The armed forces carry out a central role in the country’s political life, even following the establishment of formal democracy in 1999.
The legal system is founded on British Common Law, on Islamic Law and on tribal customs. Islamic Law has been adopted by the majority of states in the north.
|Homicides||9.8||per 100 000 pop.||2015|
|Police personnel||208.3||per 100 000 pop.||2013|
|Lagos||13 340 000||inhab.||2015|
|Kano||4 030 000||inhab.||2015|
|Lagos||13 340 000||inhab.||2015|
|Kano||4 030 000||inhab.||2015|
|Population by age and gender (% - 2020)|
In the north of the country most of the population is made up of Hausas and the Fulas (Fulani) and is predominantly Muslim, whilst in the south the population is mostly made up of Yorubas and Ibos and is predominantly Christian.
|Sudanese dialects (Hausa, Ibo, Yoruba)|
Despite having rolled out diversification policies, the country’s economy is still mostly based on oil exports and is thus very sensitive to changes in prices on the international market. Although in 2021 the growth rate returned to positive after the effects of the COVID-19 pandemic, it remains low and fails to keep pace with a high population increase and the resulting need for new jobs. which failed to keep pace with a high population increase and the resulting need for new jobs. The country’s most dynamic sectors include IT and communications, along with construction: this latter industry is supported by public expenditure, which in turn is financed partly by bond issues, but debt interests weigh heavily on the budget. Inflation is a entrenched problem and not helped by the depreciation of the naira, which has undermined foreign exchange reserves. Difficult domestic conditions (rampant corruption, violence and lack of infrastructure) are also hampering development. Wealth distribution remains profoundly unequal.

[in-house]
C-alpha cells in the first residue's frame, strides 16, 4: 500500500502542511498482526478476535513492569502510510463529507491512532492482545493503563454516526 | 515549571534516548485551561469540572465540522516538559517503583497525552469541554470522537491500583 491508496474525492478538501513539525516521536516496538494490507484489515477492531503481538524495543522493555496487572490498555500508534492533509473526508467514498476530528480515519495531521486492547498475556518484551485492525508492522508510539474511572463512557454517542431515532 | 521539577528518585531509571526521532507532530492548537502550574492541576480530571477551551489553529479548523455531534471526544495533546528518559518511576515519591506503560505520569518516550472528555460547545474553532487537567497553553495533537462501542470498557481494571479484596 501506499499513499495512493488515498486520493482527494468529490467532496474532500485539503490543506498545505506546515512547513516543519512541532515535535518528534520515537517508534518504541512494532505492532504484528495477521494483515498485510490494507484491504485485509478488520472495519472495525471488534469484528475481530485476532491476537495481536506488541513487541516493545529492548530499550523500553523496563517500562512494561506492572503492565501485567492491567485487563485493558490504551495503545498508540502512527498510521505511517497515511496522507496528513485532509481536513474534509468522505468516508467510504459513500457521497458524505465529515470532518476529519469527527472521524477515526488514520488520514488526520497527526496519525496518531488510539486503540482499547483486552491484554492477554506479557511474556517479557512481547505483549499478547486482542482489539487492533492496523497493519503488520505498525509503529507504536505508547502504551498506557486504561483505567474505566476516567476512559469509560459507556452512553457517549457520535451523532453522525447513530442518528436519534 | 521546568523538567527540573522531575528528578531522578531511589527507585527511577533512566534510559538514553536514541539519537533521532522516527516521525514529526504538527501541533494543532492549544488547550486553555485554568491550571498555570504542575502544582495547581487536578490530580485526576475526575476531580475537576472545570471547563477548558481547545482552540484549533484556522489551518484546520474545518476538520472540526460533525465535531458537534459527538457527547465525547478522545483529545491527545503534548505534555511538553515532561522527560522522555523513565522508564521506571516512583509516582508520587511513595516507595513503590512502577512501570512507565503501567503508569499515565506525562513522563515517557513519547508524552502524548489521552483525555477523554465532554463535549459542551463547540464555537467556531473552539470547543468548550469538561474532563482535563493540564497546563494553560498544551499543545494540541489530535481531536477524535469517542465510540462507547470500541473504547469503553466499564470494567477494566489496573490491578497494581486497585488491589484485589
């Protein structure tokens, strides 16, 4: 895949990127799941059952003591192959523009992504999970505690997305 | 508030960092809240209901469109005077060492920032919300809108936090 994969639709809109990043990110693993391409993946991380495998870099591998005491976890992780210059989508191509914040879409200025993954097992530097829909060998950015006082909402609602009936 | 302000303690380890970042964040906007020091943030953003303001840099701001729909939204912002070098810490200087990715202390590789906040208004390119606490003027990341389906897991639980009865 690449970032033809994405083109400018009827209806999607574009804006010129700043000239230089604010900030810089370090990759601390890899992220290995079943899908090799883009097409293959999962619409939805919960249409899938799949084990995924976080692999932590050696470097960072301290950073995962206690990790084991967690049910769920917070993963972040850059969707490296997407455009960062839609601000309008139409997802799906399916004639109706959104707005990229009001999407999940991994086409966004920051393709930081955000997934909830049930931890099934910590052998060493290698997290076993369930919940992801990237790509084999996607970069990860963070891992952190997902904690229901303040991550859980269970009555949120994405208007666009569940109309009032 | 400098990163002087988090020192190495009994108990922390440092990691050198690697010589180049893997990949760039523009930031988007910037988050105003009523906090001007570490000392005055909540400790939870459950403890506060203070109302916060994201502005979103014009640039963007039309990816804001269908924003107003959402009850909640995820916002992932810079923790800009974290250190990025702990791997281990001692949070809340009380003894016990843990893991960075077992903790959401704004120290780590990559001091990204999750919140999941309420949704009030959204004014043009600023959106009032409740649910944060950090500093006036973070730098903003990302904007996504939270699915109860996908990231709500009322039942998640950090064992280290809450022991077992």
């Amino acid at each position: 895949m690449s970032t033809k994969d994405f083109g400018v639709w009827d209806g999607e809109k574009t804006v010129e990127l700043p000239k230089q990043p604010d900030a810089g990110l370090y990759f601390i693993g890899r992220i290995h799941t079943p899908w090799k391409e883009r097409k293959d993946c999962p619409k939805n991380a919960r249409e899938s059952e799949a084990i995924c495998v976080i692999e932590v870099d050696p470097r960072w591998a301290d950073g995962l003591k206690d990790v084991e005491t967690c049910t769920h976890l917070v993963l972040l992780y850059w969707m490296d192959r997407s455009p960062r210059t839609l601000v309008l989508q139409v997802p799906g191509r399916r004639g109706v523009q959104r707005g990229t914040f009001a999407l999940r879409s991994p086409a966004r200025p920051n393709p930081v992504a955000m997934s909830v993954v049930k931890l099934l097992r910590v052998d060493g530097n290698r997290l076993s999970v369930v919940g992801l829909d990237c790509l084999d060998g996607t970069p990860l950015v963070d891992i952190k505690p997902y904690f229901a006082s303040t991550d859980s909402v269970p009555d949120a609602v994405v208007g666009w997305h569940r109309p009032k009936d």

|Agricultural prod. index (2004-06=100)||118.86||index||2016|
|Agricultural prod. index (2014-16=100)||106.65||index||2019|
|Active population||62 242 745||units||2020|
|Active population, Females||44.8||%||2020|
|Unemployment rate, Females||49.4||%||2019|
|Expenses||9 714 843||M LCU||2019|
|Revenues||10 262 300||M LCU||2019|
|Currency in circulation||2 908.462||BN LCU||2020|
|International reserves||36 729.566||M US$||2020|
Exported crops include cocoa, peanuts, cashew nuts, palm oil, sesame and cotton. Crops grown for the domestic market include cassava, yam, maize and sorghum. However, agricultural production only covers two thirds of domestic requirements. Forests contain valuable woods (obeche, mahogany and abura). There are large rubber tree plantations (India rubber) in the area of Benin City. Cattle-farming is practised, above all, in the north by the Fulas, in a nomadic or semi-nomadic way.
|cereals, total||28 243.317||1000 t||2019|
|maize||11 000||1000 t||2019|
|cassava||59 193.708||1000 t||2019|
|potatoes||1 396.892||1000 t||2019|
|carrots and turnips||234.102||1000 t||2019|
|chillies and peppers||753.116||1000 t||2019|
|groundnuts||4 450.05||1000 t||2019|
|sesame seed||480||1000 t||2019|
|oil palm fruits||10 025.174||1000 t||2019|
|sugar cane||1 456.039||1000 t||2019|
|seed cotton||233.104||1000 t||2019|
|fruits, total||11 961.707||1000 t||2019|
|cashew nuts||100||1000 t||2019|
|citrus fruits||4 160.568||1000 t||2019|
|citrus fruits, nes||4 160.568||1000 t||2019|
|maize||6 857.528||1000 ha||2019|
|millet||2 778.395||1000 ha||2019|
|cassava||7 215.162||1000 ha||2019|
|carrots and turnips||26.573||1000 ha||2019|
|chillies and peppers||99.715||1000 ha||2019|
|groundnuts||3 875.267||1000 ha||2019|
|sesame seed||586.539||1000 ha||2019|
|oil palm fruit||3 934.935||1000 ha||2019|
|cocoa||1 354.141||1000 ha||2019|
|sugar cane||87.33||1000 ha||2019|
|seed cotton||276.567||1000 ha||2019|
|cashew nuts||140||1000 ha||2019|
|citrus fruits||830.302||1000 ha||2019|
|citrus fruits, nes||830.302||1000 ha||2019|
|natural rubber||149 691||t||2019|
|timber||76 562 702||m³||2019|
|cattle||20 664.069||1000 heads||2019|
|cattle and buffaloes||20 664.069||1000 heads||2019|
|pigs||8 001.217||1000 heads||2019|
|sheep||46 893.03||1000 heads||2019|
|goats||81 879.445||1000 heads||2019|
|asses||1 342.609||1000 heads||2019|
|asses and mules||1 342.609||1000 heads||2019|